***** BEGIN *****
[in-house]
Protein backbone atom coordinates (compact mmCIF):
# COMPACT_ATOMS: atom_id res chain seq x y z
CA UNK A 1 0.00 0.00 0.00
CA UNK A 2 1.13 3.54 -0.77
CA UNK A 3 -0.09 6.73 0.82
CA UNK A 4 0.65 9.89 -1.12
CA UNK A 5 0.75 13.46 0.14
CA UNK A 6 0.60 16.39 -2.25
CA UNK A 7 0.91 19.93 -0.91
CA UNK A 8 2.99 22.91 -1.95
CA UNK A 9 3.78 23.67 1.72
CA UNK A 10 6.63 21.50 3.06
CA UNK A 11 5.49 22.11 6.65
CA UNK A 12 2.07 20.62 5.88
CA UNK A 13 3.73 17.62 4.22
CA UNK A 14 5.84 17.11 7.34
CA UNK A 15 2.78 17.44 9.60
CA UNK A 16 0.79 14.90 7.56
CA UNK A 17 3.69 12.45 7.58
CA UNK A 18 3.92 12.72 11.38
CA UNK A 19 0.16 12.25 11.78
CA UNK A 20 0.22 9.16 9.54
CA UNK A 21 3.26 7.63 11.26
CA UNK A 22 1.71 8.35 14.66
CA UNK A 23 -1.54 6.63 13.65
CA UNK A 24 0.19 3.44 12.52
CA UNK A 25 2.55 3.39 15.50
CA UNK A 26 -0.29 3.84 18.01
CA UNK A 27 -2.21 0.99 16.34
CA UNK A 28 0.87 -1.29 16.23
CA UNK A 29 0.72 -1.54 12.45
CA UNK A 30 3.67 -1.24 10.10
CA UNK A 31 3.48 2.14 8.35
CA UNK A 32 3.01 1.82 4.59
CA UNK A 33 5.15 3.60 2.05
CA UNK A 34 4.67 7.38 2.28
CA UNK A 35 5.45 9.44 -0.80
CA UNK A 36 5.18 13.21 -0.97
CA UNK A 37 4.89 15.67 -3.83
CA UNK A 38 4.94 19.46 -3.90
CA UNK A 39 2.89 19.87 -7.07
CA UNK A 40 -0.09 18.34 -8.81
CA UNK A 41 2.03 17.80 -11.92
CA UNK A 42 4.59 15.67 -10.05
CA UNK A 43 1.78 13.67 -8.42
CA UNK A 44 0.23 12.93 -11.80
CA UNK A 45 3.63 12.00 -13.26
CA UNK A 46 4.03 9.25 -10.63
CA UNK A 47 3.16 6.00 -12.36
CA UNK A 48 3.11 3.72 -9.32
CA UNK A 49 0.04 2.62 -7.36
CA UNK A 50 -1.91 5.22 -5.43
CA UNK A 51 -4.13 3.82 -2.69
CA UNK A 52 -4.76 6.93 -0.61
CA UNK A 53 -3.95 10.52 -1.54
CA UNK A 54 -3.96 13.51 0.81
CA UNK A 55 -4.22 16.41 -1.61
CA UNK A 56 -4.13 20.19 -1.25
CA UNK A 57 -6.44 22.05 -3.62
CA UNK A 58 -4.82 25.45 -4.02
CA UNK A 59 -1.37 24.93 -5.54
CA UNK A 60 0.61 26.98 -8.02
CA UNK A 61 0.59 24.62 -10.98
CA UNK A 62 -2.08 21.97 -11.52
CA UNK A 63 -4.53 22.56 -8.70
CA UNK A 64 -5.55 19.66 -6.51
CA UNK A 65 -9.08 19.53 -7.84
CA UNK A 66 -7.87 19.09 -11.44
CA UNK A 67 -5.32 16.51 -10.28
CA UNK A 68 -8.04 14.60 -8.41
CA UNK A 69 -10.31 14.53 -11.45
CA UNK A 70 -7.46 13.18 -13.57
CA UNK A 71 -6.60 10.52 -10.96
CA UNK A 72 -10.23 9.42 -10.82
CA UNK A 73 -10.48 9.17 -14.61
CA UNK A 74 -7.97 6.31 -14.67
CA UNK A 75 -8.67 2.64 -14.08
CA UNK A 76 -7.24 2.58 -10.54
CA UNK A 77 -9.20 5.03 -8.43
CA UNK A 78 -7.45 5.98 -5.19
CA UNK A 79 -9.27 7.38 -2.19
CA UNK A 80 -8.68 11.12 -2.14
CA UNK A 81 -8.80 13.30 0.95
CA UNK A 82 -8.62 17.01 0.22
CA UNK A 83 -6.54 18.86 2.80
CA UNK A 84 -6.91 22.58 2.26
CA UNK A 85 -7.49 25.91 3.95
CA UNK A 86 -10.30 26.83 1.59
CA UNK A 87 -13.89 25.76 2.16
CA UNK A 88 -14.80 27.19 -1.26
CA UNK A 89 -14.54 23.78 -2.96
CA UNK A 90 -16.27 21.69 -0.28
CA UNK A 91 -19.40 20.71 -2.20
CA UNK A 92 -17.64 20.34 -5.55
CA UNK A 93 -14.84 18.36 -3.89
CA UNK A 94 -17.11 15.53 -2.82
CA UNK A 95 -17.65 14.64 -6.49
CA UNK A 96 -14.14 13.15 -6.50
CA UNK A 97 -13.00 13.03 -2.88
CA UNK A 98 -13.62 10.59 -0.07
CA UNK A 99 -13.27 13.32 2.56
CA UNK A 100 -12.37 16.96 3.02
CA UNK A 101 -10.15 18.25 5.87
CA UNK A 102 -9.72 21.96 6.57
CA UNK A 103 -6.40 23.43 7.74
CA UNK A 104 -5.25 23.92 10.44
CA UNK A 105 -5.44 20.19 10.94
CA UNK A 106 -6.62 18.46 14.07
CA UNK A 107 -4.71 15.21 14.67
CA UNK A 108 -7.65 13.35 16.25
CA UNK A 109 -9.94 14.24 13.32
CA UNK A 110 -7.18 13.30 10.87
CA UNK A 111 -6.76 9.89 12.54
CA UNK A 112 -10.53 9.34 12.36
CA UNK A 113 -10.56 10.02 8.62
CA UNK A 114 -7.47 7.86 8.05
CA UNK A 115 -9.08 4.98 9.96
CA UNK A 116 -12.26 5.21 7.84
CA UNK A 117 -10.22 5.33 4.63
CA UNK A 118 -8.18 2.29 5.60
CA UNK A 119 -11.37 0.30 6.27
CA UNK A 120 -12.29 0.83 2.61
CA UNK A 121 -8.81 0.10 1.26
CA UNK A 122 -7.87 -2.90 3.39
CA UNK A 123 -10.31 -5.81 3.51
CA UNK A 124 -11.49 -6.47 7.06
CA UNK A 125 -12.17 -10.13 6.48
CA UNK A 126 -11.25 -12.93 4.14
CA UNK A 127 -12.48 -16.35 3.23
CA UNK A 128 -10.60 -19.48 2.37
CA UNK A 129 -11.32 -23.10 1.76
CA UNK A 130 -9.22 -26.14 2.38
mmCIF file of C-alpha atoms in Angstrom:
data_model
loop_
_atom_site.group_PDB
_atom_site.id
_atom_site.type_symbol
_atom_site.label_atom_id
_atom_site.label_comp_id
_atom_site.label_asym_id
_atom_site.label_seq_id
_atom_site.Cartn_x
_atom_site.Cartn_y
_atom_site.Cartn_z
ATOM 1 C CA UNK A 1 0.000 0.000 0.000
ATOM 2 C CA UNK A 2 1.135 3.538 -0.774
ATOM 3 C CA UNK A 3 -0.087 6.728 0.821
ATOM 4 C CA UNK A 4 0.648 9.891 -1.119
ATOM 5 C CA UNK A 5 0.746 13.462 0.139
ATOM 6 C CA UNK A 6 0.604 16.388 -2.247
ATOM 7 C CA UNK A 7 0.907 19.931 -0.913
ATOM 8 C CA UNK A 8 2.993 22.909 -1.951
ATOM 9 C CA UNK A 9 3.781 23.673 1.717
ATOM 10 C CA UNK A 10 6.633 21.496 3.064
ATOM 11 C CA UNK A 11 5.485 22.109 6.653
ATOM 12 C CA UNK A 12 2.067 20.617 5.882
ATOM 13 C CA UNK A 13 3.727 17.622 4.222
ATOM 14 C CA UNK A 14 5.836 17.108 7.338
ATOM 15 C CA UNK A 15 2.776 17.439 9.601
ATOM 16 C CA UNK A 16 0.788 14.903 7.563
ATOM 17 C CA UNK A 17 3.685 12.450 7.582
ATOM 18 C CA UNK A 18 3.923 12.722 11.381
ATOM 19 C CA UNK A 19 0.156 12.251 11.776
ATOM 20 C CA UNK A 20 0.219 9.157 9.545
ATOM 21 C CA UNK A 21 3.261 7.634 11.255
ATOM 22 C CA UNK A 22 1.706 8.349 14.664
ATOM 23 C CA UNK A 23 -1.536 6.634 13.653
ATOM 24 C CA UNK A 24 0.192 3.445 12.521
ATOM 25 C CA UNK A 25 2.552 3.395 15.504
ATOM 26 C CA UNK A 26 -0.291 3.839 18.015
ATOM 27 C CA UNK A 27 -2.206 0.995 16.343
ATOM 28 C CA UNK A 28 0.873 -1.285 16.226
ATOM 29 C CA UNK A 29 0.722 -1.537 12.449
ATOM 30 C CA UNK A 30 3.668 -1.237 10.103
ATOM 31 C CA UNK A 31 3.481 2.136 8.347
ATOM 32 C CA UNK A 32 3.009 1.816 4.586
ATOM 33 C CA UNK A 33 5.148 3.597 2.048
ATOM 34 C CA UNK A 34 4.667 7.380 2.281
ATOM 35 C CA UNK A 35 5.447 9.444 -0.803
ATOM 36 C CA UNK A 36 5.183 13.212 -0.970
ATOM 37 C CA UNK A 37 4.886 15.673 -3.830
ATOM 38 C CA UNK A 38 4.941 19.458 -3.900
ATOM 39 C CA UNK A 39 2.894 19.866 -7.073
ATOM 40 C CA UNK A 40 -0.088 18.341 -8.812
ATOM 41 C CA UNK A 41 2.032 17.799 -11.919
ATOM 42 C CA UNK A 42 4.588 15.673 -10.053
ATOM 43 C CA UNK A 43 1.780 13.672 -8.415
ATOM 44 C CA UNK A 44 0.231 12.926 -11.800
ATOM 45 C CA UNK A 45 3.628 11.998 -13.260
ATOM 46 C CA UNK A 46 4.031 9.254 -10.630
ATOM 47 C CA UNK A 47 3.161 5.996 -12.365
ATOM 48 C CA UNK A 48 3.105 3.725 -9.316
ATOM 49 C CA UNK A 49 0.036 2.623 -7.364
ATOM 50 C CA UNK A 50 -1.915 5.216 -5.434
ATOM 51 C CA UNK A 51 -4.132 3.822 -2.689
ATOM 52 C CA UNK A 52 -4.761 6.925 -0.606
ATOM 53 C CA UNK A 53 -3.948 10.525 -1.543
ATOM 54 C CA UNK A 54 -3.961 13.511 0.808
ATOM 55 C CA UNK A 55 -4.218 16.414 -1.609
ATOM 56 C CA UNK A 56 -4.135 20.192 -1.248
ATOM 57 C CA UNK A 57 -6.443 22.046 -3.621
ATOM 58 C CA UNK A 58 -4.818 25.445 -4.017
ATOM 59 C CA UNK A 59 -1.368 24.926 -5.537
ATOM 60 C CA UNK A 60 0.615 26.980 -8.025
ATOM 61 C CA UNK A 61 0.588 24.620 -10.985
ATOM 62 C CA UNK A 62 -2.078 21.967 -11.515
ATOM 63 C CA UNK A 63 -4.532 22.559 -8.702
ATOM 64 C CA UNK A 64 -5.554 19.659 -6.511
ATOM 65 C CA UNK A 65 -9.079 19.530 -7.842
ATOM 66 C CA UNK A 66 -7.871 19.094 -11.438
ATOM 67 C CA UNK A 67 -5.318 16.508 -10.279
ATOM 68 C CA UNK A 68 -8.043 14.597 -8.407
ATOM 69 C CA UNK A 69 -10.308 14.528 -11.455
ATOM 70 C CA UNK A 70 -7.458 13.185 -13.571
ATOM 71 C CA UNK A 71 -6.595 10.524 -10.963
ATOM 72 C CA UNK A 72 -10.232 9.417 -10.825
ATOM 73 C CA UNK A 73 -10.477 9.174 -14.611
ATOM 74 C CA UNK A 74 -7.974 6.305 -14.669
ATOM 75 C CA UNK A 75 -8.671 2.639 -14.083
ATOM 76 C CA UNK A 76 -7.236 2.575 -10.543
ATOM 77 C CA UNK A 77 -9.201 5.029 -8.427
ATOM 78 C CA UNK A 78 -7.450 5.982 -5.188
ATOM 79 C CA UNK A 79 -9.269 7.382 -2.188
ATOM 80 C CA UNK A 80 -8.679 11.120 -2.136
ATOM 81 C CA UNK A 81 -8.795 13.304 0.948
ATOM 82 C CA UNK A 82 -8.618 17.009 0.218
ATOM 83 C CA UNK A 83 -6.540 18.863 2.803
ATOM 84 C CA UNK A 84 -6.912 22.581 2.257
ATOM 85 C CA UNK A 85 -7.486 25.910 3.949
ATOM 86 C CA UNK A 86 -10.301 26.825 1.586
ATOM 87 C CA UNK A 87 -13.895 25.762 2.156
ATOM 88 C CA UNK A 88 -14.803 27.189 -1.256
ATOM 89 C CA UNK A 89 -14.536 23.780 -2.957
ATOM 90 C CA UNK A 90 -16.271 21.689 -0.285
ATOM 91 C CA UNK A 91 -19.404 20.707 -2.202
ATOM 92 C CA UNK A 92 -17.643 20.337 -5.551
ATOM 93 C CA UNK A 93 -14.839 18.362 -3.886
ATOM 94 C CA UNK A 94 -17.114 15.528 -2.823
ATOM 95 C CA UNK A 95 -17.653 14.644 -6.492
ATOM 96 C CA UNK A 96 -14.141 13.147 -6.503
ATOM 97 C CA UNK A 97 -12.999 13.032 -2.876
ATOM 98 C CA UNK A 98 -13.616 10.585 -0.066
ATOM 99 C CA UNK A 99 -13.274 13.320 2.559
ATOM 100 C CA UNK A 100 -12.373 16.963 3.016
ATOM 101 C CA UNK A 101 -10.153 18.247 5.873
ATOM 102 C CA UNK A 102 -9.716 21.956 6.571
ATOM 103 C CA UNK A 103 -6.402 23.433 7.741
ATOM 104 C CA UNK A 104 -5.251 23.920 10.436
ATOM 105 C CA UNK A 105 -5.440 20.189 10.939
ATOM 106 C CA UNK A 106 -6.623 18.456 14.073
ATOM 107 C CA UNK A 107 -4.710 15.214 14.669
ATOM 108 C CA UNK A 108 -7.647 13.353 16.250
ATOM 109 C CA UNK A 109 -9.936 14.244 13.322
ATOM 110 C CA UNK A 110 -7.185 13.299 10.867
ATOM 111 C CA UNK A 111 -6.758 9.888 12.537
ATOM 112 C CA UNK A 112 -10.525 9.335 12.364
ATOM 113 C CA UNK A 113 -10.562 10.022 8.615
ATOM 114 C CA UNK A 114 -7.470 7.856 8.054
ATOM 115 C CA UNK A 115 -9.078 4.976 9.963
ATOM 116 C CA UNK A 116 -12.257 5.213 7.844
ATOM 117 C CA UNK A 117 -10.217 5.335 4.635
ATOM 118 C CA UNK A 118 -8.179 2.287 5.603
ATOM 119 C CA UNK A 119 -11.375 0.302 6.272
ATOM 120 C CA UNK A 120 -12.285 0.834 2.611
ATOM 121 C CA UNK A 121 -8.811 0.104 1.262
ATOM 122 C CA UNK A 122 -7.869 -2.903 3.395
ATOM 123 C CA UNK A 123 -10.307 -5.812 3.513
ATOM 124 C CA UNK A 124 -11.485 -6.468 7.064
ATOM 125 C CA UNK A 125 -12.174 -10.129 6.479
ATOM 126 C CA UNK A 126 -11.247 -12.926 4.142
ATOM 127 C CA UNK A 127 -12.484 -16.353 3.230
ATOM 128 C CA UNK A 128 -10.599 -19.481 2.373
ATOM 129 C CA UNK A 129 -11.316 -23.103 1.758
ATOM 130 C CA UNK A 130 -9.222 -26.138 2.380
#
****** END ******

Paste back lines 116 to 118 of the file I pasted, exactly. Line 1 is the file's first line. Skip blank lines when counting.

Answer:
CA UNK A 113 -10.56 10.02 8.62
CA UNK A 114 -7.47 7.86 8.05
CA UNK A 115 -9.08 4.98 9.96